The Covid-19 pandemic may spur longer lasting changes that have accelerated the energy transition from fossil fuels, with investments in renewables now growing at a fast clip, according to analysts.

Separate independent analyses and data compiled by BP plc, among others, are warning that the pandemic crushed natural gas and oil demand, and renewables investments are bearing down to take the lead. Even more striking, Goldman Sachs said renewable power investments may be the largest area of spending in the energy industry in 2021.

Renewable power spending next year is seen “surpassing upstream oil and gas for the first time in history,” Goldman analysts said.

“These investments encompass mostly renewables, biofuels and the infrastructure investments necessary to support a new era of electrification,” both in grids and charging networks. Marginal spending also is ticking up in natural sinks, hydrogen and in carbon capture, utilization and storage, according to Goldman.

The other shoe dropped when the virus-related lockdowns began, according to Moody’s Investor Services.

As coronavirus-related safety measures stall economic activity, the “weakening of fossil fuel-based sectors, changes in consumer behavior and ongoing policy and technology changes could combine to deliver accelerated structural change to the global oil sector and coal-fired power generation,” said Moody’s analysts Thursday.

“The focus of government economic recovery packages will also affect the speed of the energy transition. Board rooms may also refocus efforts to improve corporate resilience, address changing societal expectations and regionalize activities.”

Covid-19 has sharply reduced demand for natural gas, oil and coal, but questions remain about how much of the lost demand is going to return and over what period of time. Moody’s analysts said it won’t happen any time soon.

“In 2020, we are not expecting energy demand to rebound as much as economic growth, as

Covid disruption dampens the normal effect that low oil prices would have to stimulate demand,” said credit analysts. The firm’s base case does not foresee global real gross domestic product in level terms to return to the pre-coronavirus levels until the end of 2021, and, for some oil-intensive activities such as aviation, a recovery may take longer.

“Oil demand may take a long time to recover to 2019 levels due to the combination of weaker economic growth, decarbonization trends and behavioral shifts, increasing the possibility that demand peaked in that year,” said Moody’s James Leaton, senior credit officer.

If the lockdown-related disruptions and behavioral changes made during the pandemic were to endure, Moody’s expects road transportation, shipping and aviation to be sharply impacted. Together, road transport, shopping and aviation account for more than half of global oil demand, the credit analysts noted.

One demand risk brought about by the pandemic is the possibility that commuters now will increasingly work from home, according to Moody’s. The pandemic “has also demonstrated to consumers that they can conduct more shopping online and even do their daily workout without traveling to another venue,” credit analysts noted, and significant cost savings are being found by some companies that are able to reduce office space.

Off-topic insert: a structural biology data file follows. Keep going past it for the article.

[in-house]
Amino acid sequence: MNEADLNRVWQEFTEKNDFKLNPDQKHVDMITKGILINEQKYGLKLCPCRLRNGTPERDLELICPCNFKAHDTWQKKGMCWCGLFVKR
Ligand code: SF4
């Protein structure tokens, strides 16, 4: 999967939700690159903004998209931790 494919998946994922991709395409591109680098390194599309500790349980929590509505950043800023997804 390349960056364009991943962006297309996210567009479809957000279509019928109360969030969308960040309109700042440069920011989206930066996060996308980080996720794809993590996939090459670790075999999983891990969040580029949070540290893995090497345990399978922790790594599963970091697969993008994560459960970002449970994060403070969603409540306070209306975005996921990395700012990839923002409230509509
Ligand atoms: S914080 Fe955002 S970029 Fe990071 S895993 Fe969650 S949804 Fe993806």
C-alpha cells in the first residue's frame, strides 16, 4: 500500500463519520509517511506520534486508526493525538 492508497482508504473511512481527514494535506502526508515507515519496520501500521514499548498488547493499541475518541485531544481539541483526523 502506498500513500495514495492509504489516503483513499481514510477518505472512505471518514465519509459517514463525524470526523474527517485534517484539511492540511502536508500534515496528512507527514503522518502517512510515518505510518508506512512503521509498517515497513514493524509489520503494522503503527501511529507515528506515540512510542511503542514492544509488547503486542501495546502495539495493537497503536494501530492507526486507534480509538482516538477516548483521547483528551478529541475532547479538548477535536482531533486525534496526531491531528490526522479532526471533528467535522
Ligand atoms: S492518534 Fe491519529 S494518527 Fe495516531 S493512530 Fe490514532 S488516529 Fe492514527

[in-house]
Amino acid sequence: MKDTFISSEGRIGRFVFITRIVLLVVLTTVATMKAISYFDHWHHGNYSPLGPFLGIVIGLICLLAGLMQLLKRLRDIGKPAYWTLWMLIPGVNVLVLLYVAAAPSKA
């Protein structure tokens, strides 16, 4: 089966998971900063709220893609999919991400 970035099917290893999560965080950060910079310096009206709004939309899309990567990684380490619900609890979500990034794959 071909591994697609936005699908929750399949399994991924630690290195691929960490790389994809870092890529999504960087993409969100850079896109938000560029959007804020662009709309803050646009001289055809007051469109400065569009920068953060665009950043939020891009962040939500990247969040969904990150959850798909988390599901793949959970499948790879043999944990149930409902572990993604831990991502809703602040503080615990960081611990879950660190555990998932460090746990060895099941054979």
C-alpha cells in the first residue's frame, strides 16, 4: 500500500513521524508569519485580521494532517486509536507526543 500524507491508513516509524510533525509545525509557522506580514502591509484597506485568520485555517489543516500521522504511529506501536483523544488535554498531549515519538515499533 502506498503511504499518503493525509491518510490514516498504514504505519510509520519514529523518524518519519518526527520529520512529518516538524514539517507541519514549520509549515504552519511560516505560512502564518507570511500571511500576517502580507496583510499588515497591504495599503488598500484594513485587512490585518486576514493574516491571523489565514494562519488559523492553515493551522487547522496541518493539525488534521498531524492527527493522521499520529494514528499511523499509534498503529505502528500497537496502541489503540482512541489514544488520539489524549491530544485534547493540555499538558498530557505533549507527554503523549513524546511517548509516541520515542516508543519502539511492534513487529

Moody’s does not expect to see a “substantial recovery in passenger demand until 2023.”

The International Energy Agency (IEA) doesn’t forecast a big rebound in oil demand before 2021, with a longer wait for jet and kerosene consumption. However, the global energy watchdog in its June outlook raised its oil consumption forecast by nearly 500,000 b/d to 91.7 million b/d, because of stronger-than-expected deliveries during the lockdowns.

“In China, oil demand recovered faster in March-April, and India’s demand rose sharply in May,” IEA said in its latest monthly report.

Still, global oil demand this year is forecast to decline by 8.1 million b/d, the largest in history, before recovering by 5.7 million b/d in 2021, according to IEA researchers. Reduced jet and kerosene deliveries are expected to impact total oil demand “until at least 2022.”

The American Petroleum Institute (API) is more optimistic about rising energy demand, noting on Thursday that the gradual reopening of U.S. states led to a “notable rebound” in the domestic energy markets during May. U.S. petroleum consumption increased during May by 14% to 16.2 million b/d, the industry group said.

“The underlying market fundamentals still appear constructive and should position the U.S. natural gas and oil industry to play an important role in the recovery of the global economy,” API chief economist Dean Foreman said. “Market forces are in the midst of driving an unprecedented realignment of oil markets despite significant uncertainty around the rate of recovery and longevity of the pandemic.

“The uptick in demand associated with the gradual reopening of state economies leads us to be cautiously optimistic that the worst may be behind us.”

Reduced drilling in May led to a 600,000 b/d decline in U.S. crude production, which averaged 11.4 million b/d, according to API. Domestic natural gas liquids production, however, was relatively steady, off by around 0.8% from April.